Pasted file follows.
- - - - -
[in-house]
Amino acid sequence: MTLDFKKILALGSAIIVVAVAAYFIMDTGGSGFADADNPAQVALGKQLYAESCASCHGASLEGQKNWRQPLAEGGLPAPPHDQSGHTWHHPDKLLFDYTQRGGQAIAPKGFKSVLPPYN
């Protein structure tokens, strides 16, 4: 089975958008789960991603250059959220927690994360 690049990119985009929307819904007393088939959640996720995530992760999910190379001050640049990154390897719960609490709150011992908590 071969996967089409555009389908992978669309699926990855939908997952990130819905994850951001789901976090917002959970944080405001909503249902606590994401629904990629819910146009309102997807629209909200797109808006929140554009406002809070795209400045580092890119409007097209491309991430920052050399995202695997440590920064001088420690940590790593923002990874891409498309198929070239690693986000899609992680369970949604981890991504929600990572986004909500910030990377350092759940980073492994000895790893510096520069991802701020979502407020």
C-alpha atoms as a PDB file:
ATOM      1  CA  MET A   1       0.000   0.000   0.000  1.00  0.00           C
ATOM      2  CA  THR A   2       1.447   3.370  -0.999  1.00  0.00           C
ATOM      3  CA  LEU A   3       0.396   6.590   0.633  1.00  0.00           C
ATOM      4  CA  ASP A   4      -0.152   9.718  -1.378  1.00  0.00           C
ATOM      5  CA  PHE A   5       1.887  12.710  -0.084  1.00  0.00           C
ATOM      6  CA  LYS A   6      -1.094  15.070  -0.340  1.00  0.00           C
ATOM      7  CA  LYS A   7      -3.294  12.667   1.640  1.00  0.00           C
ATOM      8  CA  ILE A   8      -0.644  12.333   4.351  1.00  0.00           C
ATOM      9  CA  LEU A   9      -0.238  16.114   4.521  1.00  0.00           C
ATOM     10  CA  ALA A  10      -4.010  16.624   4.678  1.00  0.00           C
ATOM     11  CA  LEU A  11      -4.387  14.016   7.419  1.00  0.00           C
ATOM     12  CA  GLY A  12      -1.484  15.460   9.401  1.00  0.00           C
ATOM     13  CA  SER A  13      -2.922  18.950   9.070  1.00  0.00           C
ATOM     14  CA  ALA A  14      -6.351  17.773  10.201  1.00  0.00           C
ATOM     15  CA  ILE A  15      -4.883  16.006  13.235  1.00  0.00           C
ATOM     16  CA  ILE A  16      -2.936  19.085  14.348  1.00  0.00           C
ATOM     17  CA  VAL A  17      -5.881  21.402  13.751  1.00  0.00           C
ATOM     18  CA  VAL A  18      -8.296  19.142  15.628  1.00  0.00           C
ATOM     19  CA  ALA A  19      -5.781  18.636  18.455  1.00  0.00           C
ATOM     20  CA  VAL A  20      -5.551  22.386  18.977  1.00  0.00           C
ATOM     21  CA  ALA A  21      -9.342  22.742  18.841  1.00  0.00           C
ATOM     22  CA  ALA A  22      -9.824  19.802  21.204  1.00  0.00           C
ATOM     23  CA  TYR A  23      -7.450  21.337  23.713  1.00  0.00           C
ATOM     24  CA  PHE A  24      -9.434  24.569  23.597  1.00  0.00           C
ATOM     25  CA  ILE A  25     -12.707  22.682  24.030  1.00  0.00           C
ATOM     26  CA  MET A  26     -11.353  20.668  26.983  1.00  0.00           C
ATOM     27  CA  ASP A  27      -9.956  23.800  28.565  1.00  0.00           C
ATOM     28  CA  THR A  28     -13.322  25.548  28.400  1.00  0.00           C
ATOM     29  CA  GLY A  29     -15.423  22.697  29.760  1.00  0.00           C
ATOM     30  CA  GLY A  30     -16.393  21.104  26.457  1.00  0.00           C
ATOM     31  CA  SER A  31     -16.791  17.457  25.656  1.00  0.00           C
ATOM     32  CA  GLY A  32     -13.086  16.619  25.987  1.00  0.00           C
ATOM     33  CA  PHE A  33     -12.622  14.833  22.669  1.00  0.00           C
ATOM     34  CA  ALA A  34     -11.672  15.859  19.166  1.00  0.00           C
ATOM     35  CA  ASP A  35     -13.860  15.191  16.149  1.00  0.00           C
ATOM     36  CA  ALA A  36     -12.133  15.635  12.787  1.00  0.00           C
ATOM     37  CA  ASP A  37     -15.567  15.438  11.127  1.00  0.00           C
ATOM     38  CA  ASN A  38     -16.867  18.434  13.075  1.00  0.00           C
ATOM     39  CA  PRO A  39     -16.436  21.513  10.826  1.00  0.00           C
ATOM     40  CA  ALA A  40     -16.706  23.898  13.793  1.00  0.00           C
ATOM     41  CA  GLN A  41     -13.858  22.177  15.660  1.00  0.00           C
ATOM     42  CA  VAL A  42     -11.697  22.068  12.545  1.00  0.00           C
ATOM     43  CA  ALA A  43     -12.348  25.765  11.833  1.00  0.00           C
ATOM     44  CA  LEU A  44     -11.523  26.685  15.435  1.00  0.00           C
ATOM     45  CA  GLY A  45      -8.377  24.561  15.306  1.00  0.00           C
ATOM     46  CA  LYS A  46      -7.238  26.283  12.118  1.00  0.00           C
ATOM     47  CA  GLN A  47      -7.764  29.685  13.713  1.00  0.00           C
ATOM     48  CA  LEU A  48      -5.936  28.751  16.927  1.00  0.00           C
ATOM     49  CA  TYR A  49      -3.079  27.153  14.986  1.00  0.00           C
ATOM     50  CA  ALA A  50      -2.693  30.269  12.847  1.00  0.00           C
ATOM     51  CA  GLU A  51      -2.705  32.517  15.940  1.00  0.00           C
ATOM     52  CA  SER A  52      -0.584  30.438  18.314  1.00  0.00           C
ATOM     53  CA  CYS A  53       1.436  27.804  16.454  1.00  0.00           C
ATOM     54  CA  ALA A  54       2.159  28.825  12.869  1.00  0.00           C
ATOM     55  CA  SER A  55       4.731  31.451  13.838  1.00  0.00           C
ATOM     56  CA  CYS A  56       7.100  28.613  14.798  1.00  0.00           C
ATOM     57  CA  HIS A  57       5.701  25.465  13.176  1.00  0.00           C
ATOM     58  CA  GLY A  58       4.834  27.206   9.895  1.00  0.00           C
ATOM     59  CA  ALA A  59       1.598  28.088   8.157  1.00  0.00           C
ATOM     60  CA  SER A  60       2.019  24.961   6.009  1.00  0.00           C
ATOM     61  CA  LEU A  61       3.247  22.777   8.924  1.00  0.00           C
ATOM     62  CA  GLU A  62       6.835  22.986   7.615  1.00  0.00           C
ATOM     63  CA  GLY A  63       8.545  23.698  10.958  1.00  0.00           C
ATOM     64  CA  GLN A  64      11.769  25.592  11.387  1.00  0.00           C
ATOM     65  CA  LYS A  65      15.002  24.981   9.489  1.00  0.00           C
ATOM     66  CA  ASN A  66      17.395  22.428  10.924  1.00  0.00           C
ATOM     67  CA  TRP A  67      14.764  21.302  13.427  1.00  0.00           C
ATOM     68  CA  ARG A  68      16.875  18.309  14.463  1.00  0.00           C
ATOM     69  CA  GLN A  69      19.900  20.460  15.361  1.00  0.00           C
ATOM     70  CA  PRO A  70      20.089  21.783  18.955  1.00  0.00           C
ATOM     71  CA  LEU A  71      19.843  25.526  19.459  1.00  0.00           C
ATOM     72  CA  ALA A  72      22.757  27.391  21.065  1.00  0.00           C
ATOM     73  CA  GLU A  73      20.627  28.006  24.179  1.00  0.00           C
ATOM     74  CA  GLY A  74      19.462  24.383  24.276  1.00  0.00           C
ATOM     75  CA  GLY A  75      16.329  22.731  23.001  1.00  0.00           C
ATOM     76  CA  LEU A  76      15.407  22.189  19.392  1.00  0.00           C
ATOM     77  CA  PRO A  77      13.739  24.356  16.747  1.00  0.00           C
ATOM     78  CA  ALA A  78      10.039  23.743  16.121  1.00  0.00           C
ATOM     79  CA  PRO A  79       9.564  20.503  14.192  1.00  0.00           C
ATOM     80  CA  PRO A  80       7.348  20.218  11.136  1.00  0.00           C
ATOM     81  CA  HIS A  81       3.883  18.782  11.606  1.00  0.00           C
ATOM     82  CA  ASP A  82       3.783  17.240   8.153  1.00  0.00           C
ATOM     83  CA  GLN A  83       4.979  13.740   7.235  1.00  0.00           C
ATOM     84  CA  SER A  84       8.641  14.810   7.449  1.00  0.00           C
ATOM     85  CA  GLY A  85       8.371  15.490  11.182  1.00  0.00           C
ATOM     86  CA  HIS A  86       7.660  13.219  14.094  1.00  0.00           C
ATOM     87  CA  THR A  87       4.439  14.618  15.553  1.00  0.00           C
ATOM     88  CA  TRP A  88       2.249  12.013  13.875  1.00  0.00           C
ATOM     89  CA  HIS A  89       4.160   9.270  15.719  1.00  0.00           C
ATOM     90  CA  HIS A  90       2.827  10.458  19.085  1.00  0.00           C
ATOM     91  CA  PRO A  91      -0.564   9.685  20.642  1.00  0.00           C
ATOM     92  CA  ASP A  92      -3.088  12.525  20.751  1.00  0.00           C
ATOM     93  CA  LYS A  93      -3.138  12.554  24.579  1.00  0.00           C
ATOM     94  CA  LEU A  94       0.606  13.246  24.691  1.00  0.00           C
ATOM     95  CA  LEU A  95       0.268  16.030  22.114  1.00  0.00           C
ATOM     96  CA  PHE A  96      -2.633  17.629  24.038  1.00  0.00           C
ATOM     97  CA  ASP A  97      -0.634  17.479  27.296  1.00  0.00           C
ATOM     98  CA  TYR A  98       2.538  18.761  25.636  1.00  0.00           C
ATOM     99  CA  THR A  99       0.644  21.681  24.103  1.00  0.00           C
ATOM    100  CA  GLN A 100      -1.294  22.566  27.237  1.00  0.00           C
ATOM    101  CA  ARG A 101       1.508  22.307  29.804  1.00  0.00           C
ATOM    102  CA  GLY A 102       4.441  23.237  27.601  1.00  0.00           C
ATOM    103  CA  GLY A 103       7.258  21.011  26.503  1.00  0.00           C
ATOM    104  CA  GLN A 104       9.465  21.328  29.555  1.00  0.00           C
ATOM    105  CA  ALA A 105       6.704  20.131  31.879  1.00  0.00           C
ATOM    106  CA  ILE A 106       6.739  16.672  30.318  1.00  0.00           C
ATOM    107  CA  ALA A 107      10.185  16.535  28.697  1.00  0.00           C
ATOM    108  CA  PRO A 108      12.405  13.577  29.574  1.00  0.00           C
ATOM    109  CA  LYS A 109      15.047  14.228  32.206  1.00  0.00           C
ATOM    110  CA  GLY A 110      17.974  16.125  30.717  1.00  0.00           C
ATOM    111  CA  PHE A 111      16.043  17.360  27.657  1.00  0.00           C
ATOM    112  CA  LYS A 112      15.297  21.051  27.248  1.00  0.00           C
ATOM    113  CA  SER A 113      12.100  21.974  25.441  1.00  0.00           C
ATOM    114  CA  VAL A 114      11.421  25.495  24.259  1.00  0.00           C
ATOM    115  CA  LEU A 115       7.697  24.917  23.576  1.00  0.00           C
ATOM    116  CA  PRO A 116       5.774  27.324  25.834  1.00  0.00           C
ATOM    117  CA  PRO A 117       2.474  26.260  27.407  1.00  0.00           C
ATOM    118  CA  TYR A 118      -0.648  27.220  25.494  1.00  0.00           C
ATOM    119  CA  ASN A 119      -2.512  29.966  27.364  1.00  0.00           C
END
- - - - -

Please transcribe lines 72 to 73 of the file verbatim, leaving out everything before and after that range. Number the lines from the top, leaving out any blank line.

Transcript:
ATOM     68  CA  ARG A  68      16.875  18.309  14.463  1.00  0.00           C
ATOM     69  CA  GLN A  69      19.900  20.460  15.361  1.00  0.00           C